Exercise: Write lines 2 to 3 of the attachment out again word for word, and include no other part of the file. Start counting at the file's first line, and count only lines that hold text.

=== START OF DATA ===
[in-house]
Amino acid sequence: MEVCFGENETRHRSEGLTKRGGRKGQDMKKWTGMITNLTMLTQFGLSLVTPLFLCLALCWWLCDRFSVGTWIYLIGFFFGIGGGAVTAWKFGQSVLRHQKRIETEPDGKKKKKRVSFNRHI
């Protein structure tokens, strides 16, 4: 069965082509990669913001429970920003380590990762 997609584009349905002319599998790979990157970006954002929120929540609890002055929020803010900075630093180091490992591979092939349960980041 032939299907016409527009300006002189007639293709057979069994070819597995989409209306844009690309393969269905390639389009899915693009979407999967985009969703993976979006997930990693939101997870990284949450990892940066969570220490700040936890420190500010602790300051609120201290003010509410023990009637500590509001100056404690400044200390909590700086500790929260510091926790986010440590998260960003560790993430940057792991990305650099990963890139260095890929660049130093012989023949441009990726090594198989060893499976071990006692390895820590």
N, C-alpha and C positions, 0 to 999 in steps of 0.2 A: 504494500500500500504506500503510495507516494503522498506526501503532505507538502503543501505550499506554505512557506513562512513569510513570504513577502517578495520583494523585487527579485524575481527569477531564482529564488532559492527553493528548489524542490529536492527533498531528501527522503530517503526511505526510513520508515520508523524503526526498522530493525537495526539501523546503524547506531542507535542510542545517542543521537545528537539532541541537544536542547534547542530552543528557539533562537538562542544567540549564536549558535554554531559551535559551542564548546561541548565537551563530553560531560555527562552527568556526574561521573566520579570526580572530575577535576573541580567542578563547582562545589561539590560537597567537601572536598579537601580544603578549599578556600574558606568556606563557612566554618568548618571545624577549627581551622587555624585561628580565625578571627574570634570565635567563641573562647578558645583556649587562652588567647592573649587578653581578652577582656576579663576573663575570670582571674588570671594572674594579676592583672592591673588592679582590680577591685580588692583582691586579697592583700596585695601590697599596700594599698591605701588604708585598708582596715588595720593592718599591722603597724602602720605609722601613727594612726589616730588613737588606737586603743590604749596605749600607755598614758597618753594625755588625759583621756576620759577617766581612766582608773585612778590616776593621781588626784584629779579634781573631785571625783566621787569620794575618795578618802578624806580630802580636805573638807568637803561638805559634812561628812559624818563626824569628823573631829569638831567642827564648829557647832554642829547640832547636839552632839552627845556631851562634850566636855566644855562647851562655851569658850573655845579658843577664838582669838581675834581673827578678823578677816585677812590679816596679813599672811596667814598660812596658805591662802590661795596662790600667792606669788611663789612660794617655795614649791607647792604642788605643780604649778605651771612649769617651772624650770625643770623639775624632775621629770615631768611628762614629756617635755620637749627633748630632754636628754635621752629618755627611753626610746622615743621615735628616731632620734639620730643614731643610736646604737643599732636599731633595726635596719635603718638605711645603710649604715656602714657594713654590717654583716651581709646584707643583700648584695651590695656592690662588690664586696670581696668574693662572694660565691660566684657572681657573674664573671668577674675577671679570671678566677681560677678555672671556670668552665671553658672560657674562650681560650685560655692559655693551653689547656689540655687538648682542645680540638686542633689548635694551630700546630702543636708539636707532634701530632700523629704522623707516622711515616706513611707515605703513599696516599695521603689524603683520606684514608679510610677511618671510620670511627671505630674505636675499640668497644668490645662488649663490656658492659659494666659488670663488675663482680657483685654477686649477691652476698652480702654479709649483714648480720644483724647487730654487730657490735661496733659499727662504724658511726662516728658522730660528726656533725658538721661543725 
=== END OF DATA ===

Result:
Amino acid sequence: MEVCFGENETRHRSEGLTKRGGRKGQDMKKWTGMITNLTMLTQFGLSLVTPLFLCLALCWWLCDRFSVGTWIYLIGFFFGIGGGAVTAWKFGQSVLRHQKRIETEPDGKKKKKRVSFNRHI
């Protein structure tokens, strides 16, 4: 069965082509990669913001429970920003380590990762 997609584009349905002319599998790979990157970006954002929120929540609890002055929020803010900075630093180091490992591979092939349960980041 032939299907016409527009300006002189007639293709057979069994070819597995989409209306844009690309393969269905390639389009899915693009979407999967985009969703993976979006997930990693939101997870990284949450990892940066969570220490700040936890420190500010602790300051609120201290003010509410023990009637500590509001100056404690400044200390909590700086500790929260510091926790986010440590998260960003560790993430940057792991990305650099990963890139260095890929660049130093012989023949441009990726090594198989060893499976071990006692390895820590």